ACCOUNTING METHODS 1

Accounting Methods

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Accounting Methods

The different natural resource companies in areas such as gas and oil have their strategies in ensuring their relevance in the market through management sales, actual sales, sales or leases and the actual sales of properties (Henderson, Peirson, & Herbohn, 2013). Several accounting options are available for the US oil and gas companies, though the Successful Effort and Full Cost methods are relevant. The difference between the two methods relates to the treatment of the operating expenses, which deal with the exploration of the oil and natural gas reserves. The accounting method that suits the companies interferes with the cash flow and the net income. Therefore, it is imperative to choose an accounting method that works better in the development and exploration of the oil and natural gas companies (Henderson, Peirson, & Herbohn, 2013).

The method that suits the companies in the United States is the Successful Method otherwise known as the SE, which would allow the companies to capitalise on the expenses that successfully locate the natural gas and oil reserve (Henderson, Peirson, & Herbohn, 2013). At the same time, in an event of a dry hole or unsuccessful result, the operating costs would be charged against the revenues associated with the period. The exploration costs capitalised within the method is recorded on the balance sheet as part of the long-term assets. The SE method makes it easy to achieve transparency associated with the company’s accounting of its cash flow and earnings (Henderson, Peirson, & Herbohn, 2013). The perception applied by SE method is that the oil and gas companies would produce the resources from the reserves whereby it develops and locates the costs related to the successful efforts that need to be capitalised. Nevertheless, the concept also helps in identifying the changes in productive assets whereby the unsuccessful result and cost incurred would be expensed.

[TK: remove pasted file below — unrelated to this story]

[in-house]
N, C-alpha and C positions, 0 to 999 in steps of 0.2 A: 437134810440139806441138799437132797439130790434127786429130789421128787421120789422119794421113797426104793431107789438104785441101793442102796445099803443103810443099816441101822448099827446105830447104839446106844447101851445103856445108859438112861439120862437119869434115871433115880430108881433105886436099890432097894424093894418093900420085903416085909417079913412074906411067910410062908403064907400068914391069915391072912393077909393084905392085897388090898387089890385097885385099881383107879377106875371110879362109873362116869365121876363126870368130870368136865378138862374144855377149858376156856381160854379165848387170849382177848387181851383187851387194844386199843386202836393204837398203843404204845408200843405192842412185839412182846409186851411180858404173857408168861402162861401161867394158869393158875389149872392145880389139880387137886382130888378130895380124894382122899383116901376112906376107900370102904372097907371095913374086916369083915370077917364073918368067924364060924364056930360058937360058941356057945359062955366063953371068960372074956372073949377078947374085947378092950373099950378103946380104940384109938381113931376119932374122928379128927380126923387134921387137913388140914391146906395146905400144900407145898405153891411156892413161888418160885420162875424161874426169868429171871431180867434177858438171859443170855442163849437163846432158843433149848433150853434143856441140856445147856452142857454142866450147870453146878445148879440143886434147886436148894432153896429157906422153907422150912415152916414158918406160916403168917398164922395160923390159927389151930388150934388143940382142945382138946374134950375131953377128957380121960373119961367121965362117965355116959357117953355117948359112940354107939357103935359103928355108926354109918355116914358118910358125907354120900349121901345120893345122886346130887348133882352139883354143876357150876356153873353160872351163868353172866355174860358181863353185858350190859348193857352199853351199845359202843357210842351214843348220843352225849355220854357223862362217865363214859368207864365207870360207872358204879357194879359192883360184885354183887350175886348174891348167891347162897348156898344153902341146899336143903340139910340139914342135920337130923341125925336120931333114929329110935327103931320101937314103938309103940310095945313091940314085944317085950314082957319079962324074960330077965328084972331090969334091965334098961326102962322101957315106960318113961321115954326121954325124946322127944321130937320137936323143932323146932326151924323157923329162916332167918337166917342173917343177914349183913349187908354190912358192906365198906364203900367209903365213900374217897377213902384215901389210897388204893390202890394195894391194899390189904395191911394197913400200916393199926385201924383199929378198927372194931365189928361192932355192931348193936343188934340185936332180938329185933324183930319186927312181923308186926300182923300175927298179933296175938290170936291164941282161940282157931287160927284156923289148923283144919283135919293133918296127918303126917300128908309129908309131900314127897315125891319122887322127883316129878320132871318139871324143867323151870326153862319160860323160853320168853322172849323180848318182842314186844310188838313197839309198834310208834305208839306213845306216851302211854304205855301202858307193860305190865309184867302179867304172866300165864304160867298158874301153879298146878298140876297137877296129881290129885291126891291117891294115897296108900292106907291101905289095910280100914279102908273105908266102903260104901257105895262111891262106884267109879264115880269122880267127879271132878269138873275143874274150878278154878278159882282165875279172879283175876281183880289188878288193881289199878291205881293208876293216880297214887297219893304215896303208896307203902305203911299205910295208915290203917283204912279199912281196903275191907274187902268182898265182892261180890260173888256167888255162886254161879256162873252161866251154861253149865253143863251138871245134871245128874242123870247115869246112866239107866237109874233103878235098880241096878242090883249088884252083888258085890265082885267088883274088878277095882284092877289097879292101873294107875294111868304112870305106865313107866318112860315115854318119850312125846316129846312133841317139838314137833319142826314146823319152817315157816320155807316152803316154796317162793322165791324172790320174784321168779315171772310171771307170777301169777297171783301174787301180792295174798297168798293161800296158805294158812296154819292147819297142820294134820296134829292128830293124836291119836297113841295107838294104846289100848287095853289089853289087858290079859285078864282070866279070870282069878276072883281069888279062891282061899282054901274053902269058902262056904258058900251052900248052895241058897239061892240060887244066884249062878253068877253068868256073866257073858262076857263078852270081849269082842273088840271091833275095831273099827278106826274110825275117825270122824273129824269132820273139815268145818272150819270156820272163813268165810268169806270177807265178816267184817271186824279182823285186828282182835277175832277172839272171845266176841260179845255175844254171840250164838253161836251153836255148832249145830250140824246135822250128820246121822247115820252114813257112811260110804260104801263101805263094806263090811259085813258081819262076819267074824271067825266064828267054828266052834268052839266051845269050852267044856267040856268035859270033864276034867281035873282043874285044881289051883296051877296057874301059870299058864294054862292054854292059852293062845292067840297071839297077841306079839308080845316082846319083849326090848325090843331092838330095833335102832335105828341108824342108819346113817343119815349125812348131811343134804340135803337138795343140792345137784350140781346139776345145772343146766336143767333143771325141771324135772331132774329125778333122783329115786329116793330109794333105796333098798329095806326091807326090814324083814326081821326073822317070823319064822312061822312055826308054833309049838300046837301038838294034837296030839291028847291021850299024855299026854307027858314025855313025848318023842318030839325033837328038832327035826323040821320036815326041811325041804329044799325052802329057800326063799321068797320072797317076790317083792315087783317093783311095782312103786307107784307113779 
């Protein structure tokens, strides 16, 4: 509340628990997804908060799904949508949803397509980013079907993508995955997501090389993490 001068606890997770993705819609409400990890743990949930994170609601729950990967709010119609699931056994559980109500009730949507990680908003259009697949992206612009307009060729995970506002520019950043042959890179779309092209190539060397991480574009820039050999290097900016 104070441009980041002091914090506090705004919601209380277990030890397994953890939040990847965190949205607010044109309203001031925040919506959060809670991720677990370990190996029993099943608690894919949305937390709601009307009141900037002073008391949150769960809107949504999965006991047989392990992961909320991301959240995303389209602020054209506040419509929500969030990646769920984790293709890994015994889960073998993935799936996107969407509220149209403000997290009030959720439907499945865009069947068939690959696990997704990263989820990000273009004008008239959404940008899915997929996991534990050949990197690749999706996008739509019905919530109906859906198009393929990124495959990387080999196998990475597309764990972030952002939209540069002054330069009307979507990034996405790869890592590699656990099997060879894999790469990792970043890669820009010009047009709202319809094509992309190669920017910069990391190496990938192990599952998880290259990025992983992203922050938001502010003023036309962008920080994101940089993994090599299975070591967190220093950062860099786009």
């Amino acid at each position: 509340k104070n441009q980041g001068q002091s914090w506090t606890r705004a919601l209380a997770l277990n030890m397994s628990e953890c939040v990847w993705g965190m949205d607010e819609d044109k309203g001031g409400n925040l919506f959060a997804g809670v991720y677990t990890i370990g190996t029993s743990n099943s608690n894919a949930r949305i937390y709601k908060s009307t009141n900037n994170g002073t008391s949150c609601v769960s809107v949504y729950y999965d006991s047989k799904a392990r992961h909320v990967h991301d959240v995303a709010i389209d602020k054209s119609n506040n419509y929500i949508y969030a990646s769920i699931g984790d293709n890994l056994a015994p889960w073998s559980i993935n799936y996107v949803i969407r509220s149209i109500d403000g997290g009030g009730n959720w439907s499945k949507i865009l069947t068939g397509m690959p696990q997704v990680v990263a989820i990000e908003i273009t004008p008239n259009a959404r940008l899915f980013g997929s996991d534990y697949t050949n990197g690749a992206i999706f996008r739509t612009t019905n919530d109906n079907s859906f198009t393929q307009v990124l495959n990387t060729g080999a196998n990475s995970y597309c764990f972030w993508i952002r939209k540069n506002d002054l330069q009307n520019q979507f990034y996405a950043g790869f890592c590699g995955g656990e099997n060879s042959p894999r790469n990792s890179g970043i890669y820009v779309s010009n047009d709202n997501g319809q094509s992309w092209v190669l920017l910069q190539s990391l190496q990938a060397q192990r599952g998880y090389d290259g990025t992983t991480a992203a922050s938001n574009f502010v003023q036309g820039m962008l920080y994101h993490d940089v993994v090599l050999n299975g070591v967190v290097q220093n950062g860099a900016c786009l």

References

Henderson, S., Peirson, G., & Herbohn, K., (2013). Contemporary issues in accounting. Frenchs Forest, NSW Pearson Australia [for the] University of South Australia